Researchers from UF’s College of Education and two other universities received a $1.5 million grant to develop a learning program to help parents and caregivers of children with disabilities.
This project was one of 13 funded out of more than 900 applications and could benefit tens of thousands of America’s children, according to a news release.
The grant from the federal Institute of Education Services is used to test a new approach called EPIC, which will develop a curriculum that involves coaching caregivers to incorporate responsive learning experiences into everyday activities.
One of the co-principal investigators, Patricia Snyder, a professor in UF’s College of Education, said learning opportunities are present in daily routines such as counting Cheerios at mealtime.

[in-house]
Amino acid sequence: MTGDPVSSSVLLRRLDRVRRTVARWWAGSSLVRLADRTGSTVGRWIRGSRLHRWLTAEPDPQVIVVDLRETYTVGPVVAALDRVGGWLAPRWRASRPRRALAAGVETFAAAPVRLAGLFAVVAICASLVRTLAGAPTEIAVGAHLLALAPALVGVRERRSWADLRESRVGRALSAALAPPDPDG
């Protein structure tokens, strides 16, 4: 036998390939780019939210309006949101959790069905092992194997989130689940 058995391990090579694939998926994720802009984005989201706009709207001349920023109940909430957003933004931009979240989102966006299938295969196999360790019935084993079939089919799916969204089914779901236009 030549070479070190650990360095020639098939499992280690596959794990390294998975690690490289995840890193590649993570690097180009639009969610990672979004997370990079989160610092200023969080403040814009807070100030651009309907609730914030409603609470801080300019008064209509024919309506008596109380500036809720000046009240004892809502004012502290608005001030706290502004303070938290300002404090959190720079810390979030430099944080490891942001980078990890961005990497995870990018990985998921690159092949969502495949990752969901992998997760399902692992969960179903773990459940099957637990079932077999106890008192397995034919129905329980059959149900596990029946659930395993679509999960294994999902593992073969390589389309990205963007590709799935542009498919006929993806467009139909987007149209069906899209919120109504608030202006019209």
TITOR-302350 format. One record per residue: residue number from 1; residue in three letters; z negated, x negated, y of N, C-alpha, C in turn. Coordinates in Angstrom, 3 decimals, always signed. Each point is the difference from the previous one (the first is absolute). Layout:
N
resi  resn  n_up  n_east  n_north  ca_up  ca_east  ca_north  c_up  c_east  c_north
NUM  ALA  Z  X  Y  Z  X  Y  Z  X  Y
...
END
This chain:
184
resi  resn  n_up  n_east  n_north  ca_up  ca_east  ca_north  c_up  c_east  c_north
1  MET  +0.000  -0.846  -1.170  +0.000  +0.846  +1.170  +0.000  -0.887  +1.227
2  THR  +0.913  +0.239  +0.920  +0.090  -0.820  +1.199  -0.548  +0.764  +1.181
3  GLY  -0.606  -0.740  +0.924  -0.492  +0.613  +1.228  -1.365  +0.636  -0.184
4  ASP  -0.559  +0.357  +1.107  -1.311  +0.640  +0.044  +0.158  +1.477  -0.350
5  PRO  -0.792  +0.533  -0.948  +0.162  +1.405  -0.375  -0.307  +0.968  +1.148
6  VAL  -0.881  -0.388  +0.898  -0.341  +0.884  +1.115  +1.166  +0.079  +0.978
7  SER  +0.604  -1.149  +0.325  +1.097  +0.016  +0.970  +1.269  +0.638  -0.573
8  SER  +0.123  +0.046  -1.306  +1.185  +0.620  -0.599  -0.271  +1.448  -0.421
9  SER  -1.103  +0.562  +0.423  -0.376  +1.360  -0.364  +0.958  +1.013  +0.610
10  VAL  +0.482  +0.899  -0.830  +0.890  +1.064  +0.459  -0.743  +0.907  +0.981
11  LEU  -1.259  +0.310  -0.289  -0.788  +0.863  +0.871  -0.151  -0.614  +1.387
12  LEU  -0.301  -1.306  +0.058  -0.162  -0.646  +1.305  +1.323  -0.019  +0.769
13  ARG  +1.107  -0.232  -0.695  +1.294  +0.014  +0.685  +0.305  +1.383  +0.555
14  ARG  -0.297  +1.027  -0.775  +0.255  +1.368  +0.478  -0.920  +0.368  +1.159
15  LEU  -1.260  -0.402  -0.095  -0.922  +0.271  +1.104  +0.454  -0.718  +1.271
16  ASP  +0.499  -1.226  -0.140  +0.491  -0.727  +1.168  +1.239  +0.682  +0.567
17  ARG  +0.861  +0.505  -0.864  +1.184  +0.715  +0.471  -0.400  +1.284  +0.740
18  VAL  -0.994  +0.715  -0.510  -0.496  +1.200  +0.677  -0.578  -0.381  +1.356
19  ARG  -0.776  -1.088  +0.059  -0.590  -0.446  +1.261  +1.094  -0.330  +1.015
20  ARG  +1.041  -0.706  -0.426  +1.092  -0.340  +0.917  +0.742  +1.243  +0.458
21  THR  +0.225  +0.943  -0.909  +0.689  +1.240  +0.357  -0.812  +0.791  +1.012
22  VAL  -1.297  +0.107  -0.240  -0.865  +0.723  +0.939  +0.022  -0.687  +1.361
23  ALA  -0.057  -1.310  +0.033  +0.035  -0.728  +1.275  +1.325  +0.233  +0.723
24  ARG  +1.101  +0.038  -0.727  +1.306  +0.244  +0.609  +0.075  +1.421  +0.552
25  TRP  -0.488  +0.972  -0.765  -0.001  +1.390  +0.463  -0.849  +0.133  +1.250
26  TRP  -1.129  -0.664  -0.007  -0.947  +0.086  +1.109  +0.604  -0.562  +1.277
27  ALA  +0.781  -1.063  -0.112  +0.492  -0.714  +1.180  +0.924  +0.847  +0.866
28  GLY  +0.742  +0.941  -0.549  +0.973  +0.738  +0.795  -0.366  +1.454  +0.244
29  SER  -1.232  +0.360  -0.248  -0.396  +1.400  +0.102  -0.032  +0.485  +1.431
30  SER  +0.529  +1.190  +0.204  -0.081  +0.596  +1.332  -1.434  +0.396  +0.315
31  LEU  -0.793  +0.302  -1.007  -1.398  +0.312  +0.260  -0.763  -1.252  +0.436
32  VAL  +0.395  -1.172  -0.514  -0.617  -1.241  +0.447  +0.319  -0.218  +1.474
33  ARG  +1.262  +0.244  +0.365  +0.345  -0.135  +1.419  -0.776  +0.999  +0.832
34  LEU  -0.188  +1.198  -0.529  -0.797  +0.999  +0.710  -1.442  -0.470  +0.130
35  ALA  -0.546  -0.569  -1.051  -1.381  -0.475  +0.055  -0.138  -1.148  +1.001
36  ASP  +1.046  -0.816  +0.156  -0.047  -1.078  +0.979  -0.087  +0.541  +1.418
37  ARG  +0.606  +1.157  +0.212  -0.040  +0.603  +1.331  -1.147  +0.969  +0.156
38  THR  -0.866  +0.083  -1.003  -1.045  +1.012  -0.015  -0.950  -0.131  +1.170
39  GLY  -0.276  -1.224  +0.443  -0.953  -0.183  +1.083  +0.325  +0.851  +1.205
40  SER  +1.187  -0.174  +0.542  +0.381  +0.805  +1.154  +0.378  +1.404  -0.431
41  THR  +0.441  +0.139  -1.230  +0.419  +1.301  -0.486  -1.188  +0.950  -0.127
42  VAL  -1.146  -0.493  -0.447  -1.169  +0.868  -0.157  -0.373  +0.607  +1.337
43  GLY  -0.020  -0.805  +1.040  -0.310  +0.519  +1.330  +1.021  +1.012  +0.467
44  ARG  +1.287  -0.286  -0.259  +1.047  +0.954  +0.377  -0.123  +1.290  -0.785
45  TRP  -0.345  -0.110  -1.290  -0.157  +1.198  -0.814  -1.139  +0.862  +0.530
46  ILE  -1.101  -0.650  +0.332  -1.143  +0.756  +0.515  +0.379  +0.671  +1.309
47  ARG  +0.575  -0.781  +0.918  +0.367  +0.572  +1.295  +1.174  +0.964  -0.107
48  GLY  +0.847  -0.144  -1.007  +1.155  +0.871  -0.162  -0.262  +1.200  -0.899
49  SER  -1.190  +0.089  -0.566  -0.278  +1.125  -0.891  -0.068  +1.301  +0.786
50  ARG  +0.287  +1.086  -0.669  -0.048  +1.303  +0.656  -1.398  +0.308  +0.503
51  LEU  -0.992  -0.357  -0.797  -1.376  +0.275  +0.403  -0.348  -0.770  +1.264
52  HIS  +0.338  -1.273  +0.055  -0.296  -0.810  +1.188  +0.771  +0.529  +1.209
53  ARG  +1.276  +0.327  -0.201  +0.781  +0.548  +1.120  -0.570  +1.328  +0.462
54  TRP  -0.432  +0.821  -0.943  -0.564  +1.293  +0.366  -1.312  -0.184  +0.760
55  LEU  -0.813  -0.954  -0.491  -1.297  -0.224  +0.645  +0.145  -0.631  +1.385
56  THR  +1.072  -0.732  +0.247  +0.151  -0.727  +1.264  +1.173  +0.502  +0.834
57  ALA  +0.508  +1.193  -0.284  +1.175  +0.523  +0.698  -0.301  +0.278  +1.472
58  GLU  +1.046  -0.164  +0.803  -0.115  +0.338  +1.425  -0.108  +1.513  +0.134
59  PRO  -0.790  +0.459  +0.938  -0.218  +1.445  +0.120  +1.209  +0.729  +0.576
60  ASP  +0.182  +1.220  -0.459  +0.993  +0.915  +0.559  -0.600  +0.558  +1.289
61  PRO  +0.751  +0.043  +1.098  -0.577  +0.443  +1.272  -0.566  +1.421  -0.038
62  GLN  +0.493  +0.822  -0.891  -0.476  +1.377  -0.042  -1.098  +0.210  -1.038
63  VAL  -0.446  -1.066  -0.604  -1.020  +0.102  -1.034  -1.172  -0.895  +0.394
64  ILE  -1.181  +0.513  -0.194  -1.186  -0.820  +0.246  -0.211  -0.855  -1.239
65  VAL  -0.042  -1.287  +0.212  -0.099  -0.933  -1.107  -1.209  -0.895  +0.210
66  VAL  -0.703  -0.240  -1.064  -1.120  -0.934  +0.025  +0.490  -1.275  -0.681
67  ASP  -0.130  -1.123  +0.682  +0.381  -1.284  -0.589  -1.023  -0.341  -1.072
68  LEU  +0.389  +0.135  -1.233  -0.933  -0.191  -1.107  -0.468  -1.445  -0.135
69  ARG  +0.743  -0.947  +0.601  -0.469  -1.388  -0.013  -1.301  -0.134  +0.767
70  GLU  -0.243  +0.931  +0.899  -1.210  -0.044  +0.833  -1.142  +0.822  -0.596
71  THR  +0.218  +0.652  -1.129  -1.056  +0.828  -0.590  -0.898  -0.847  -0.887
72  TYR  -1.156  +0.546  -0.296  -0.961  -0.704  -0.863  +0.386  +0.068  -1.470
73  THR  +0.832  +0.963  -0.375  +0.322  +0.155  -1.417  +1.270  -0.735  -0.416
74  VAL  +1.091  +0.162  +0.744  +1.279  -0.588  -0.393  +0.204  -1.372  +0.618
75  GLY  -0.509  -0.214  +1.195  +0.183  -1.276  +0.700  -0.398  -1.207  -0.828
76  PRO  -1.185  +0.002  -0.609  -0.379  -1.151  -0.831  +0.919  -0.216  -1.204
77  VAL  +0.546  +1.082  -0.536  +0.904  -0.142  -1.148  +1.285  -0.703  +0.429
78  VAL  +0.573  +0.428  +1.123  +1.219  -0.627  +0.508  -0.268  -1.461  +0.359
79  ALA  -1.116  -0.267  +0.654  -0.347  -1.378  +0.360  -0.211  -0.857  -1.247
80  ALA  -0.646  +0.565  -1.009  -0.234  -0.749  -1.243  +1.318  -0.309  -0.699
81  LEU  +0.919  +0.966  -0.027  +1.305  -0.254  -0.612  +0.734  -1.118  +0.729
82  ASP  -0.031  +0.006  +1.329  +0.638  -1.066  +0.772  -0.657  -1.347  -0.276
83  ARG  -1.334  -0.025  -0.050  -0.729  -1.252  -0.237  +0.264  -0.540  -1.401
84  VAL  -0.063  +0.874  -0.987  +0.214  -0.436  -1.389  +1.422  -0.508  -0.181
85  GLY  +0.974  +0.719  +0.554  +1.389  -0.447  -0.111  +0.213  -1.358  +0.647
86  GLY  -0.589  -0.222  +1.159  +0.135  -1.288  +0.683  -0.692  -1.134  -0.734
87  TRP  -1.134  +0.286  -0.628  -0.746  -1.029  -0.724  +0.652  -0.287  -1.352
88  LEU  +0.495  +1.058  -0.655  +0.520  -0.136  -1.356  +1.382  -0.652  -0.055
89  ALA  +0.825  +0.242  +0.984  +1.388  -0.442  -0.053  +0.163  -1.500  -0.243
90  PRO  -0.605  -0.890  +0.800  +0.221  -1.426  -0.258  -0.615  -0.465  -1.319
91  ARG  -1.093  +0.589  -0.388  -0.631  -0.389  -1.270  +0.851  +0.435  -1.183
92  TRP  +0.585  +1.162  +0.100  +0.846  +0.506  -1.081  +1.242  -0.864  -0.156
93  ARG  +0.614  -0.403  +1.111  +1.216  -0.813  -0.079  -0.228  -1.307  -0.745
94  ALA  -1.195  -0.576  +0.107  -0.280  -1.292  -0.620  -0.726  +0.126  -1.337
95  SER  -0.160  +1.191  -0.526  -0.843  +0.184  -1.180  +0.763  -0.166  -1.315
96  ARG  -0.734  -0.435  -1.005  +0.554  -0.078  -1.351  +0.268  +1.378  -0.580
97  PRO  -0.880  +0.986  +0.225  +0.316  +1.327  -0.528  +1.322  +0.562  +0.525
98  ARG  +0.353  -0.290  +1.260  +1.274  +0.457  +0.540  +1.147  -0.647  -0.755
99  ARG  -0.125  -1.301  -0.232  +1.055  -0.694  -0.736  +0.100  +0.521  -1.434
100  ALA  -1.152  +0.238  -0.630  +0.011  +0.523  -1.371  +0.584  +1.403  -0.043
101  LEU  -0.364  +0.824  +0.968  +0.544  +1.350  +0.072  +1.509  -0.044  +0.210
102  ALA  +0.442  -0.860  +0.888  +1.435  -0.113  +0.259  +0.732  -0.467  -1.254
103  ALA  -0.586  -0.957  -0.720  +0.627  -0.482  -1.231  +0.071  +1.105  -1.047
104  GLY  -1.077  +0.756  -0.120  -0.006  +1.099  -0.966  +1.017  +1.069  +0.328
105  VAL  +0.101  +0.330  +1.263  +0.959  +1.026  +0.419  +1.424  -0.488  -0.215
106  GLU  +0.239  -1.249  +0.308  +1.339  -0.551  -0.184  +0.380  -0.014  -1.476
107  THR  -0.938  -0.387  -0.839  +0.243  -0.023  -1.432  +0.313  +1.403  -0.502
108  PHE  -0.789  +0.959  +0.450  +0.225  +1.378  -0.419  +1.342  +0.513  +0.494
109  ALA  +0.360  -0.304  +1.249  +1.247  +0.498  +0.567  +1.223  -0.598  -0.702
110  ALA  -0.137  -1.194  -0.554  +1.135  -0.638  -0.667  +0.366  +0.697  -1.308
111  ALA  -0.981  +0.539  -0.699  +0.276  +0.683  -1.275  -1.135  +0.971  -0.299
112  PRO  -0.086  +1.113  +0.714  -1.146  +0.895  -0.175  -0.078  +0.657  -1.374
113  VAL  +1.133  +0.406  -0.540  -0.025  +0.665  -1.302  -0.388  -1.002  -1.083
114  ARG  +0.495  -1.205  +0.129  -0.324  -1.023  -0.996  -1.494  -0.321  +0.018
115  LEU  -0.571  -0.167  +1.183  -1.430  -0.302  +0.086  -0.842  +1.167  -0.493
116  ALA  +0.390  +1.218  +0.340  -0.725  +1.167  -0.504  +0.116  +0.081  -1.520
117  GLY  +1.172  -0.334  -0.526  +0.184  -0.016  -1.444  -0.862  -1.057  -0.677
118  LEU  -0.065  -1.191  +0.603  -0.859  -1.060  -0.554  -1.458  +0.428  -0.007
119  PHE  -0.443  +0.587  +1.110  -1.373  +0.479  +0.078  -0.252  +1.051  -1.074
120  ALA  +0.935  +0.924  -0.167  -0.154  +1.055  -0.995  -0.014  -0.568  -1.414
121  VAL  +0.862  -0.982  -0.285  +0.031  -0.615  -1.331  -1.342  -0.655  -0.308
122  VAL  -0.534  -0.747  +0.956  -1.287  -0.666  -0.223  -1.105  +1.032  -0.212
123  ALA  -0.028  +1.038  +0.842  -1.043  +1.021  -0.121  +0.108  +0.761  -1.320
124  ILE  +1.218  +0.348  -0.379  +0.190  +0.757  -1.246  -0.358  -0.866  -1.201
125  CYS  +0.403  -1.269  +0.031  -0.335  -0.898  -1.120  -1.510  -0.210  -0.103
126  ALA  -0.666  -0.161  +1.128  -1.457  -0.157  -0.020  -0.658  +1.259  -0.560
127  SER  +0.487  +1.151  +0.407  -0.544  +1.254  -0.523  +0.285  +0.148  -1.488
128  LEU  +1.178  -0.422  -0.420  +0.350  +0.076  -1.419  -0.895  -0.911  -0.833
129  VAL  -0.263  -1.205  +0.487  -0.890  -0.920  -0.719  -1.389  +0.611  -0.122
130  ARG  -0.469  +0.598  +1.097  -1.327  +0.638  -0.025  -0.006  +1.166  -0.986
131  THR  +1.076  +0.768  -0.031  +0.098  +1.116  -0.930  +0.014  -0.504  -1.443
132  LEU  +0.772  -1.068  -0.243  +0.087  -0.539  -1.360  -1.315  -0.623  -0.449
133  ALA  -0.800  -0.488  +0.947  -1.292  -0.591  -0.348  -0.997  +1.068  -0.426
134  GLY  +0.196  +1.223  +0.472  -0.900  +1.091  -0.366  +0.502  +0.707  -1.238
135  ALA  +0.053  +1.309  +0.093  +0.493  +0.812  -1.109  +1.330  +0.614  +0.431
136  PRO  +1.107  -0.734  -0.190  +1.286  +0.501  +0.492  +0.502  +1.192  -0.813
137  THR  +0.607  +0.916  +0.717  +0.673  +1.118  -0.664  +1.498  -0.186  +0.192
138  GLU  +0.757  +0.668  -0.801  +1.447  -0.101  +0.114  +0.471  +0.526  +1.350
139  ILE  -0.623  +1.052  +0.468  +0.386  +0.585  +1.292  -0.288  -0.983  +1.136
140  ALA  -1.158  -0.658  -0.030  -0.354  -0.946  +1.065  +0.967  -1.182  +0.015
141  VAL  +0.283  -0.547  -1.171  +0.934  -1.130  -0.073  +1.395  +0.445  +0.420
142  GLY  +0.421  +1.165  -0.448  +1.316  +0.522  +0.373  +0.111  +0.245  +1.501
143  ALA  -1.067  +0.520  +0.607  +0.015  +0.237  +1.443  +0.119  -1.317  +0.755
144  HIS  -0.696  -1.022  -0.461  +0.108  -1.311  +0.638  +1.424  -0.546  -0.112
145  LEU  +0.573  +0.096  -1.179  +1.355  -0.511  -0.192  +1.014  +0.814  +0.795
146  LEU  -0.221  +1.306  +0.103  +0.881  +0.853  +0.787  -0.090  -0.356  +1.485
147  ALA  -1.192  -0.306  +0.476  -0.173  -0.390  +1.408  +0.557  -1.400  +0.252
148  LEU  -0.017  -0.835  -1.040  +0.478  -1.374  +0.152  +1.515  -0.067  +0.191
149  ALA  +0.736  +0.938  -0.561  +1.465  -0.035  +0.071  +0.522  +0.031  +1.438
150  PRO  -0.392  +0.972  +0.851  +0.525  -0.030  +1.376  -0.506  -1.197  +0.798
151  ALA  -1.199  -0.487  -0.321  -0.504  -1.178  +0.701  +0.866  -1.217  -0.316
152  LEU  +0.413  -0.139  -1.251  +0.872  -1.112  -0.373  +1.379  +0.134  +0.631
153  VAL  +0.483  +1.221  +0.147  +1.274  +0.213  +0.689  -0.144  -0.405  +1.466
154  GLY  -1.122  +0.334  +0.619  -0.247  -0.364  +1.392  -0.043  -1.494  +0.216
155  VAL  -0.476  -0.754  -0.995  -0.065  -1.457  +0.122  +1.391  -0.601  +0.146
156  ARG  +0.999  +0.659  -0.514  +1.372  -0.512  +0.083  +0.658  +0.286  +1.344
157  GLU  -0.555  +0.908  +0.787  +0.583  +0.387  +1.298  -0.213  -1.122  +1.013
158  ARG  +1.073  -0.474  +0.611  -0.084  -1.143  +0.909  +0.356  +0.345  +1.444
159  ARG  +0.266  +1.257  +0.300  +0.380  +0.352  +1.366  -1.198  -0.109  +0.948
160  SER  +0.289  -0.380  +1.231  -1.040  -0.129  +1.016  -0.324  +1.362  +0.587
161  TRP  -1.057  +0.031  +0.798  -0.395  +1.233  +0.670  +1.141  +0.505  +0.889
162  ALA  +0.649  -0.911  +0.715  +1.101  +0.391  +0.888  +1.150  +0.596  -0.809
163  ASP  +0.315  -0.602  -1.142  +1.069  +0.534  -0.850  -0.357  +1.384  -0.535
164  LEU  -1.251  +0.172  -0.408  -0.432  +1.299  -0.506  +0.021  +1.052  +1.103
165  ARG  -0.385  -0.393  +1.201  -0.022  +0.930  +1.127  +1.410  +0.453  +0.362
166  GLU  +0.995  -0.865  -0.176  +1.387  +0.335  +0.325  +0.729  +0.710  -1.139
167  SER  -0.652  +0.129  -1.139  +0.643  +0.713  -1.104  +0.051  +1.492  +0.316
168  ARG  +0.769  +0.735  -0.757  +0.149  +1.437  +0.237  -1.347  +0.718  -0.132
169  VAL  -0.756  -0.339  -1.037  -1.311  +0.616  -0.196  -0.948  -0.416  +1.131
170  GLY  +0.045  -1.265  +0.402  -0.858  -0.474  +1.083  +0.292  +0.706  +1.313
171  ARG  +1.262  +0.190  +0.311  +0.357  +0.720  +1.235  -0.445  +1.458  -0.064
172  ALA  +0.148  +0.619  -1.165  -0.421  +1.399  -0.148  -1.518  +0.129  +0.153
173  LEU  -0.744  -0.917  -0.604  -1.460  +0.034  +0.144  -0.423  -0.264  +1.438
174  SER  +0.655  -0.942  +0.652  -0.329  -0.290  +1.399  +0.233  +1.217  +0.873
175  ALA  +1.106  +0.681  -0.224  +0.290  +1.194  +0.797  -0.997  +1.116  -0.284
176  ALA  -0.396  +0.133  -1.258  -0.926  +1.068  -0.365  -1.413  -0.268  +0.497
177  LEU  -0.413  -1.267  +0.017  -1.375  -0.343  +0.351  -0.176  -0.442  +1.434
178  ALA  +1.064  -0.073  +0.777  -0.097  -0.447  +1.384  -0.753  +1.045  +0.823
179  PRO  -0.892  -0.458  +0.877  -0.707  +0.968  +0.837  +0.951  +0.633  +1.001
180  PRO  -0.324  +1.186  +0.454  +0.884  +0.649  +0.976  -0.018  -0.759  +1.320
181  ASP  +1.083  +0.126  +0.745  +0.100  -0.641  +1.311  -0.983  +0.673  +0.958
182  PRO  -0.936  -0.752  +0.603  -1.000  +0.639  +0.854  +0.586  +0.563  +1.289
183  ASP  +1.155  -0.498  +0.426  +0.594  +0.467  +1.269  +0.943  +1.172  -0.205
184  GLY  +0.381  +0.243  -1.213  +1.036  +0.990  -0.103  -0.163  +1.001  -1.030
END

The EPIC team includes Snyder and two other professors from Florida State University and the University of Illinois at Chicago.
The three-year study started in June at each university site, but undergraduate students can get involved with the research during the final year of the study.
“UF has a great deal of expertise in this area. This lets us highlight some of the work we’ve done,” Snyder said. “We’re excited about this project.”
Emily Kaidy, an 18-year-old UF education freshman, said the study sounds like a beneficial program for the education department.
“It’s important for teachers and parents to learn how to work with (children with disabilities) so in the future they can specialize with children in those classes,” Kaidy said.